A school feeding program in Khaling, that changed the way I looked at myself
I was fascinated at the sight of small kids dressed neatly in their school uniform queued up in a very disciplined manner waiting for their turns to be served lunch by the teachers. Today, the students who are mostly ten year olds are having egg, fish and some fruits.
They have waited an entire week for this heavenly fete.
It wasn’t a straight queue; as it appeared to me, those at the back (carrying empty plates pressed against their chest) couldn’t help watching what was up the menu. The kids were very small; boys wore a dull orange gho with their collars crossing tightly over their chest almost suffocating their necks while little girls wore their kira very high and their tego very low smacking them of a look of perfect innocence.
Slowly, the teachers fill the plates of everyone who then disintegrated into small groups across the school ground and savored their meals with sparkles in their eyes. Until the teachers realized all the kids have been fed, another kid appeared out of nowhere almost in tears as he thought he missed the lunch and that it was over.
Tears soon gave way to happiness as he discovered it wasn’t over and that there was still plenty for him. In the mean time, many came forward for a second helping.
Teachers in Khaling had since been seeking help and support for this program. “We initially thought we would cooperate with the parents and initiate this program like they do in other schools,” Pema Yangki, a teacher said, but most of them did not understand its importance and were reluctant in helping, so it could not take off.” The parents were also mostly farmers and could not support.”
Students in Khaling mostly hail from very humble background and their regular diet mostly consists of rice and potato. Without support from the community and the parents, it remained farfetched, until the school received a foreign teacher, Angele Sutton, who agreed to look for sponsors in the United States. That’s how their school feeding program ultimately became a success. As it picked up, the school received additional support from the local restaurants and shopkeepers and was able to provide nutritional food to their students at least once a week.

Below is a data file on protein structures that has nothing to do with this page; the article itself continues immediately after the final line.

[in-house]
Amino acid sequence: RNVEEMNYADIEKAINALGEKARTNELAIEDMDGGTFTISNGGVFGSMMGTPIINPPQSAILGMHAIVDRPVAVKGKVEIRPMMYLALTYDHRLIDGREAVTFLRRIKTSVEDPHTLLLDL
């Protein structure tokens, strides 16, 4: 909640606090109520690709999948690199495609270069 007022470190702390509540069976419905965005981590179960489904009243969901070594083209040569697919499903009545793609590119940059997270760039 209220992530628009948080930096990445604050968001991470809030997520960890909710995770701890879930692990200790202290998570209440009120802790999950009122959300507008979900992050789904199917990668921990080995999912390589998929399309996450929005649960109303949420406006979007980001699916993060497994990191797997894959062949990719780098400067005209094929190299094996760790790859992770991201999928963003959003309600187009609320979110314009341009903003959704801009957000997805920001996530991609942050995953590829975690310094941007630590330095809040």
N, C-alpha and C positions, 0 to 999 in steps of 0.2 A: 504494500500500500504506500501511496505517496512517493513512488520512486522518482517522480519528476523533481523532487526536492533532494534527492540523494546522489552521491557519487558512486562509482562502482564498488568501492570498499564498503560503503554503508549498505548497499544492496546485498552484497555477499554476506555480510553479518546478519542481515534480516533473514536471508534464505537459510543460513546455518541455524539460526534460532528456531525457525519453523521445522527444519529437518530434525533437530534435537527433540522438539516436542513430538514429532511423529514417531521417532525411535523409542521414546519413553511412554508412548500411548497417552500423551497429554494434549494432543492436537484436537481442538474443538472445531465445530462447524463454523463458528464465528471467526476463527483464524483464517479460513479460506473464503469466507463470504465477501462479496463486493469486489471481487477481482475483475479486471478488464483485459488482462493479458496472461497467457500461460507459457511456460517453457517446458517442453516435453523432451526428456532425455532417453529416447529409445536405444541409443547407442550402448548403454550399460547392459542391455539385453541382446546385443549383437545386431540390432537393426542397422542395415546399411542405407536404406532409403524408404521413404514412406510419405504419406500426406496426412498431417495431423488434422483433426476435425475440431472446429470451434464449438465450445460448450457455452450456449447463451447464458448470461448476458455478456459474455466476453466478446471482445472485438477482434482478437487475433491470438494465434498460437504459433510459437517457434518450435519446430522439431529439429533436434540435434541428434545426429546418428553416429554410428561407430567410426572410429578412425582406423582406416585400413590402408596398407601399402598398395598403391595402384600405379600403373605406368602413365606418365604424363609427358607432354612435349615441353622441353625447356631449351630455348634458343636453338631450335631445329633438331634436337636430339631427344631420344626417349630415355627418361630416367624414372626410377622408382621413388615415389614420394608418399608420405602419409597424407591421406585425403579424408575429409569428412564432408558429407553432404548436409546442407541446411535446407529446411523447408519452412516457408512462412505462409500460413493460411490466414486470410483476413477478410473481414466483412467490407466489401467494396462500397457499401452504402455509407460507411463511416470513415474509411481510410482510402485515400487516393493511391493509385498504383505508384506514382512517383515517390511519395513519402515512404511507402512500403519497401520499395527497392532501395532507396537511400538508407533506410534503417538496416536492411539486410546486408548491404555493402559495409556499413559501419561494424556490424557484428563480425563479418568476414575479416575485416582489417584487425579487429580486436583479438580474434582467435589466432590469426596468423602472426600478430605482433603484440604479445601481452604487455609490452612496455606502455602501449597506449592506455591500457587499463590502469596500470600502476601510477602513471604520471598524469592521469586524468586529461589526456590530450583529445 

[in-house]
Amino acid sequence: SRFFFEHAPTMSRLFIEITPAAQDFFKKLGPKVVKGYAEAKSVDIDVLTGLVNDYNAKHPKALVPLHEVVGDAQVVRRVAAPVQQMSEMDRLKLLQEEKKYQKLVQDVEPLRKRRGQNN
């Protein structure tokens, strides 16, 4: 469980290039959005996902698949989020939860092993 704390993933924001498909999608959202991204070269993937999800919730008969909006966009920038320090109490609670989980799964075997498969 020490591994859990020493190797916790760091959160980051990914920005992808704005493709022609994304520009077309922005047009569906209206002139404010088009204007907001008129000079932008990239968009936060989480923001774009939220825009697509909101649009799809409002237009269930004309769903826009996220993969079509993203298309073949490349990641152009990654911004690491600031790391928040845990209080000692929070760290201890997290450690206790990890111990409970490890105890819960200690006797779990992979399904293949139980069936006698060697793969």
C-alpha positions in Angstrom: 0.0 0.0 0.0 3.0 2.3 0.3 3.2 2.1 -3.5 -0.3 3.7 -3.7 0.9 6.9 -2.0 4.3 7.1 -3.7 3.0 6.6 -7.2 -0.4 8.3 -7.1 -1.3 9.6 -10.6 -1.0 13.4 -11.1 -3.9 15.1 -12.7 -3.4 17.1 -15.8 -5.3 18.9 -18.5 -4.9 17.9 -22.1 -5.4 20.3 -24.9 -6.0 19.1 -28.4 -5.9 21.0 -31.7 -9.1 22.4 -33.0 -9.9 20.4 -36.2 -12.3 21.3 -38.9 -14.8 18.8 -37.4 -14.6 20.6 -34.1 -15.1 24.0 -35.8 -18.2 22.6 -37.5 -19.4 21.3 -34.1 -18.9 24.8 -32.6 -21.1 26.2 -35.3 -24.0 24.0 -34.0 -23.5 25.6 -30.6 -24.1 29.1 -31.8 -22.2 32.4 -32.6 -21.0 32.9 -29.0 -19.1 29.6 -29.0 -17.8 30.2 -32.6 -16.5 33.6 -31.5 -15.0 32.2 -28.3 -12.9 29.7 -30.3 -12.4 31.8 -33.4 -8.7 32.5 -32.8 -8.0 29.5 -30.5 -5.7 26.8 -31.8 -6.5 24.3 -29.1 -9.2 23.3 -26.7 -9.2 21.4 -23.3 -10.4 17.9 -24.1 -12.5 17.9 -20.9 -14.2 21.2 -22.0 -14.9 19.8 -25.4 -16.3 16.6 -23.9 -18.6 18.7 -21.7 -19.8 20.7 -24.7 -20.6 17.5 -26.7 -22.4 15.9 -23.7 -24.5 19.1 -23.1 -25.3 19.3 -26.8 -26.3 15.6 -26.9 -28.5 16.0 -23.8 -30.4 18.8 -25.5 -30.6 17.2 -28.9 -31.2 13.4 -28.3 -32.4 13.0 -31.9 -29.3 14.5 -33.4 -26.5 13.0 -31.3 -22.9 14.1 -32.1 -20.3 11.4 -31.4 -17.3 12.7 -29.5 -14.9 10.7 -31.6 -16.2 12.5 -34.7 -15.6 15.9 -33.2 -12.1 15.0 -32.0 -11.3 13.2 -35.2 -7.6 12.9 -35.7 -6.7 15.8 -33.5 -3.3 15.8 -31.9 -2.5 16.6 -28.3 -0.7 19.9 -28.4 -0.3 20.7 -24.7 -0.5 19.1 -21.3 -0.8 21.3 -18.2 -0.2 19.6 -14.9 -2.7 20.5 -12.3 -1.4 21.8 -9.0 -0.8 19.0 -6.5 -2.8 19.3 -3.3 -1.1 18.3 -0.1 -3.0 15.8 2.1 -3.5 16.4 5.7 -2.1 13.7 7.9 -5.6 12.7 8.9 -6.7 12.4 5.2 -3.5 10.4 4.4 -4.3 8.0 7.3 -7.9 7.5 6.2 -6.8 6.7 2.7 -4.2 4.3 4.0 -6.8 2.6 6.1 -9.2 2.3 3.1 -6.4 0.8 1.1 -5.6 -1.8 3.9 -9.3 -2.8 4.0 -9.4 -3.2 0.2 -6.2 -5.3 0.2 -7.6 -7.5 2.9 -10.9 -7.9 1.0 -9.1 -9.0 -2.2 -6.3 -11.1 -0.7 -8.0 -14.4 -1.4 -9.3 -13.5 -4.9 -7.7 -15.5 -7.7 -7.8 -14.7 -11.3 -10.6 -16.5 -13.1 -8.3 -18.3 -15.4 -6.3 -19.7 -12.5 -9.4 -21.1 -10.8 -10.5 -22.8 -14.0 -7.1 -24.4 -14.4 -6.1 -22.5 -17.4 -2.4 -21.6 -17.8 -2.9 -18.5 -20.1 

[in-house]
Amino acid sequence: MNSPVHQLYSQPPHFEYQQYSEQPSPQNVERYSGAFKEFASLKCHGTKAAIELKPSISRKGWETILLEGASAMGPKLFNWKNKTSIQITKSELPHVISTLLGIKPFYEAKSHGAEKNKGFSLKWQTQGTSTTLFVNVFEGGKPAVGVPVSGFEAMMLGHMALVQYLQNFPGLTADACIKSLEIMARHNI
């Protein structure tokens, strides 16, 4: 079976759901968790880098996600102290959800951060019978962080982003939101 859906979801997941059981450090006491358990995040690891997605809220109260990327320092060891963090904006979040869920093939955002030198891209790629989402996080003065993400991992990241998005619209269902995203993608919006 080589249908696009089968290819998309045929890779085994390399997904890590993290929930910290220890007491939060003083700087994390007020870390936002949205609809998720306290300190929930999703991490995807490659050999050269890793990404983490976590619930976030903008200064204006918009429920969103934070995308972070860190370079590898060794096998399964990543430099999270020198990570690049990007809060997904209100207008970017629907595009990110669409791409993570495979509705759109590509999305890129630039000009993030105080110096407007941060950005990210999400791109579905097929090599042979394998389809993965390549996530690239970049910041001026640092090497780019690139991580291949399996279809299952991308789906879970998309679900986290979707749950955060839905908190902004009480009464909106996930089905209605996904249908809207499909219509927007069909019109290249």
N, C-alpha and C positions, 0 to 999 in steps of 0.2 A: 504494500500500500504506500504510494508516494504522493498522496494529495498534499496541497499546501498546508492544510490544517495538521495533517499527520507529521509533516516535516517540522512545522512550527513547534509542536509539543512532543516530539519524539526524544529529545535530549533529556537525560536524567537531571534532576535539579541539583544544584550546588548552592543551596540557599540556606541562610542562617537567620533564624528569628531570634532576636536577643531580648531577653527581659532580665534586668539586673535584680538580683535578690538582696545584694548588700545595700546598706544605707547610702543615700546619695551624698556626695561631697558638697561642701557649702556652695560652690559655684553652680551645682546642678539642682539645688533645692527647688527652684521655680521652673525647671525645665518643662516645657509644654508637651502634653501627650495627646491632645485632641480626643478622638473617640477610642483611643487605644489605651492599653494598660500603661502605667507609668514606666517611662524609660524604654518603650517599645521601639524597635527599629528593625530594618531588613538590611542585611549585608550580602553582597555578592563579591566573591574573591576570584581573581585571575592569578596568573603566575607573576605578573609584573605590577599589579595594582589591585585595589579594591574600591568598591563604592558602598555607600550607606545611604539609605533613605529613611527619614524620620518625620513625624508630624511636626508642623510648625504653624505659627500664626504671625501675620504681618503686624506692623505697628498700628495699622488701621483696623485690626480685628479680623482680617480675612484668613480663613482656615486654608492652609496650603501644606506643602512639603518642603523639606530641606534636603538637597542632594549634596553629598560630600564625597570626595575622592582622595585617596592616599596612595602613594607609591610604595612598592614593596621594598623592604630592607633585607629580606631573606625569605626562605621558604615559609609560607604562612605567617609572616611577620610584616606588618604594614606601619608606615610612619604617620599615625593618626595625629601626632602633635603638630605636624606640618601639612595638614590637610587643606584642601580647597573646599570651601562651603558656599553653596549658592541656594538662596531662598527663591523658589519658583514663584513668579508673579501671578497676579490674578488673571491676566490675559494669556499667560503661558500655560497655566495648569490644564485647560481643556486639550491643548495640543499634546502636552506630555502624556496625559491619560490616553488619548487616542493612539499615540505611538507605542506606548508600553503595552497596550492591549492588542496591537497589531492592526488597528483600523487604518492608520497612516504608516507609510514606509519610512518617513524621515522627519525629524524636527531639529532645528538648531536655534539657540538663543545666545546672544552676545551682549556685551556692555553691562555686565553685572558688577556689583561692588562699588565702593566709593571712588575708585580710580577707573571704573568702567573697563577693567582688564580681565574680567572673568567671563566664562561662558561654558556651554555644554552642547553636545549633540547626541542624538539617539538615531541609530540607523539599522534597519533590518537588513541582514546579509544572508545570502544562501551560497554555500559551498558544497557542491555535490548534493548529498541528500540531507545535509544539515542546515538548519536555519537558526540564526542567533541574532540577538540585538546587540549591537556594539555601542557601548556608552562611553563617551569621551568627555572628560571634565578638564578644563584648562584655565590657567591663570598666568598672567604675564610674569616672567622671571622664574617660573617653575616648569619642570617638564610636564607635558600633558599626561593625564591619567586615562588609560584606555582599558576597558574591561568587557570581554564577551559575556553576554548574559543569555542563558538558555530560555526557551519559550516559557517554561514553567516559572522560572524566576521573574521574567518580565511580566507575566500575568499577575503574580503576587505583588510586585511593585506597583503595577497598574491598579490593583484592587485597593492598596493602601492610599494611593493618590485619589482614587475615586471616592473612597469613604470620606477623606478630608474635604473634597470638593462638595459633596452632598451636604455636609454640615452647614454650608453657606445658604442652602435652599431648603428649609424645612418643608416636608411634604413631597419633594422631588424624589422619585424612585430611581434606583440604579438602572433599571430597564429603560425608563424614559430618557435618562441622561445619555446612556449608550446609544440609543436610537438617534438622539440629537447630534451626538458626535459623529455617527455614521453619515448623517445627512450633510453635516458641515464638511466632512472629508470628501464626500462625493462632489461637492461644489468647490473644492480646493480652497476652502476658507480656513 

Health among the students had improved since the school began the program and teachers claim, students who performed poorly showed big improvements.
I admired and enjoyed the kids’ appetite and as I kept watching them in fascination, I was taken aback at the time when I first joined a boarding school at the age of 14 in Zhemgang. Being a frail, sickly, fragile boy, I was usually bullied and abused by many. On Sundays I could not escape from the school captain who made me wash his gho and his instructions were always to apply soap three times.
But the most boring part of that life I had was the food we received from the school mess. It was very deficient and very less in amount. During lunch break, our cook who never washed his face and was very bad looking held a spatula in his left hand and a ladle in his right with which he served us rice.
As he scooped the rice from the pot, he used the spatula in his left hand to level the rice and the rest of the rice fell back to the pot before it fell into our plates. Then we head to our dining hall were we had to wait for the entire students to start the grace. We spent that time, picking out rat poop, sparrow wings and worms from our rice.
The mess served us neutrala (soy) both during lunch and dinner. Some of the students who disliked neutrala complained to a teacher alleging there were bugs inside the neutrala. The next day, during the morning assembly, our headmaster told us that neutrala was named so because they were very nutritious. The headmaster also reasoned if there were bugs inside the neutrala, the bug ate neutrala, and that there were neutrala inside the bug, so basically bug or neutrala, they were both the same thing. After that the students never complained, although it still confounds me today as to why they never did.
But it was a sight for sore eyes watching tiny little students in Khaling enjoying their precious meals as if they were going to die tomorrow, for I know I would have died with joy, if this happened in Zhemgang when I was 14.
I don’t know if I was being overly sensitive, life had toughened me thus far, but no matter how strong you are, there are times when the heart cannot bear any more joy and that you simply turn away and feel your tears roll down a happy face.